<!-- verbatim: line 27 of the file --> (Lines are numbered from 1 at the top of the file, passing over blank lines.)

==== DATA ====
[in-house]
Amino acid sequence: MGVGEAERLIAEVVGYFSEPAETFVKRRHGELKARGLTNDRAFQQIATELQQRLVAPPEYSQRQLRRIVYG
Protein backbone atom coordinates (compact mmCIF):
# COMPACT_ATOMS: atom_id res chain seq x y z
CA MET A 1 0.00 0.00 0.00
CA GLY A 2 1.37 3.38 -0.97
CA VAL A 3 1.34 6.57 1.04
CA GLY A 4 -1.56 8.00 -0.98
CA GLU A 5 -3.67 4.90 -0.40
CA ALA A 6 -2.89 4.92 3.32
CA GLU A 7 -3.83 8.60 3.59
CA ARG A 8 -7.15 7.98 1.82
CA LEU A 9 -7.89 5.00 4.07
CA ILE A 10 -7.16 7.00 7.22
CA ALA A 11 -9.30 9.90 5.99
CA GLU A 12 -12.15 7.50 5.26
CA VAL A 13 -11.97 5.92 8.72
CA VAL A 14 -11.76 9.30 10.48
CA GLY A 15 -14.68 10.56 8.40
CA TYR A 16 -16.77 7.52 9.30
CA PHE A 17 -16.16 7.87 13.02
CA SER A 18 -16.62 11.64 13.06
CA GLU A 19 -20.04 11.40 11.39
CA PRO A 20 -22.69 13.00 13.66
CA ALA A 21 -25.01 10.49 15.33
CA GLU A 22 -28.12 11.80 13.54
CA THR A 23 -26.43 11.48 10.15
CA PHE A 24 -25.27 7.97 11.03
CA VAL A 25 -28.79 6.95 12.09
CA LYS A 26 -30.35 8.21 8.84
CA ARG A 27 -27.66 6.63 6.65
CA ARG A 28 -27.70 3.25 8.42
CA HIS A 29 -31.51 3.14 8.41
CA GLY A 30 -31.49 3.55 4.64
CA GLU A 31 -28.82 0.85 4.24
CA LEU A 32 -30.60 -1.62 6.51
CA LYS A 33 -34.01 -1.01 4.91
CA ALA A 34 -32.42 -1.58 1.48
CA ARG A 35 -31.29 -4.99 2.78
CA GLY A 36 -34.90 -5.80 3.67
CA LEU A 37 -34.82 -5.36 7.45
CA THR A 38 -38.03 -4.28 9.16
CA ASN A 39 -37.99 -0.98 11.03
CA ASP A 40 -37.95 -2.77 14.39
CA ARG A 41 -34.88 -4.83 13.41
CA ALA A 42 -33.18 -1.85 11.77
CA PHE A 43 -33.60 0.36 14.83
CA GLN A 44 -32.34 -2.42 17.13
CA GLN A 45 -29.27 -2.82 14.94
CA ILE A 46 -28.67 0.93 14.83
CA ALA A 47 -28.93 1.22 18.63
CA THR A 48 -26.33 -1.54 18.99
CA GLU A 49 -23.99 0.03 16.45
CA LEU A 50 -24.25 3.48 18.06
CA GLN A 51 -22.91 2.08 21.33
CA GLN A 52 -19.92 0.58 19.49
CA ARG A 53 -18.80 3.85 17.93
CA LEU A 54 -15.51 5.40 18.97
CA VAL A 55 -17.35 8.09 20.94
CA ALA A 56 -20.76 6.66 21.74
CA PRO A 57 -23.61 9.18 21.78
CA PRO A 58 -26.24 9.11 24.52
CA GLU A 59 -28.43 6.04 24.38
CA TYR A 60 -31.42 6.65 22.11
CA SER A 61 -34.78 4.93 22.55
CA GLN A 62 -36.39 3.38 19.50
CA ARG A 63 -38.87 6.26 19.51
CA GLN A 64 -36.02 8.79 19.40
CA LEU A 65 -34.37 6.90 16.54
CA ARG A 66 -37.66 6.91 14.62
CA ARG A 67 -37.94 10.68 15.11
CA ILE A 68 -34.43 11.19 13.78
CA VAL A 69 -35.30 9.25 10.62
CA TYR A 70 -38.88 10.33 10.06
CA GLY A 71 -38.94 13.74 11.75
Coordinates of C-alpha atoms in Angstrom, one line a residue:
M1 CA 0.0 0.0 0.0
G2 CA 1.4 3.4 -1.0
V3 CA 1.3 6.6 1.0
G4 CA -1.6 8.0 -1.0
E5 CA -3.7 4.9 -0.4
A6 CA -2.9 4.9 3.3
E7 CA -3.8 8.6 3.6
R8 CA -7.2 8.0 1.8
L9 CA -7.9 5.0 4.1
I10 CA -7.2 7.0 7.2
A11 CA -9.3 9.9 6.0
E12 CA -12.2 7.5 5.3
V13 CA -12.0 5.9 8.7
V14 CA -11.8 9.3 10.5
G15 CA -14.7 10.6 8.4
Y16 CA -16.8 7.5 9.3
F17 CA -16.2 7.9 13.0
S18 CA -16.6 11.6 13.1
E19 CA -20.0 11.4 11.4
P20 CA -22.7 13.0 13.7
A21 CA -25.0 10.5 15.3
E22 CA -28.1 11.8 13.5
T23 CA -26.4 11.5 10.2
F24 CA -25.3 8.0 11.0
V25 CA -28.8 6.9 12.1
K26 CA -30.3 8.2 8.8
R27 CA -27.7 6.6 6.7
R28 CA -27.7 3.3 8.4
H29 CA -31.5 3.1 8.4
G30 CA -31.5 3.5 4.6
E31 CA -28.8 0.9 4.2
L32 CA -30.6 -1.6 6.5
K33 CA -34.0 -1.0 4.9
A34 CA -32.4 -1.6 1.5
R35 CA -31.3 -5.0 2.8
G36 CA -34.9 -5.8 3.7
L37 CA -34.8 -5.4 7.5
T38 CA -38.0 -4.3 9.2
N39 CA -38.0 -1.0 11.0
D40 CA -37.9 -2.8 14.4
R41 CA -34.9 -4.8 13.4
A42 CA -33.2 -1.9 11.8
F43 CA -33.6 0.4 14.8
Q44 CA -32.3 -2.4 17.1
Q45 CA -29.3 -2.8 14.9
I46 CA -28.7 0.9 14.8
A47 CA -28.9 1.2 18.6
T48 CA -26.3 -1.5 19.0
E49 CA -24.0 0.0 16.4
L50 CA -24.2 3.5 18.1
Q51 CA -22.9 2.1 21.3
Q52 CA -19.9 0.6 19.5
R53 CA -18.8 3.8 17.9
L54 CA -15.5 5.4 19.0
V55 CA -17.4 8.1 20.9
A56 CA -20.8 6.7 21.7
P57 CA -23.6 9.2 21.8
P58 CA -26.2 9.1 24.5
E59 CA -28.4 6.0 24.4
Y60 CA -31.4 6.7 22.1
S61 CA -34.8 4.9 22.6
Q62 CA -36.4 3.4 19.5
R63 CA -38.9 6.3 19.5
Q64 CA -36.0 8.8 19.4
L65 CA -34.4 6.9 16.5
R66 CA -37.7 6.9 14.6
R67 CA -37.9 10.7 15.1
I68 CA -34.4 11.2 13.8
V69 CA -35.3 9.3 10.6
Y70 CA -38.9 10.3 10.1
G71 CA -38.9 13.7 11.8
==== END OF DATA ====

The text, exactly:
CA THR A 23 -26.43 11.48 10.15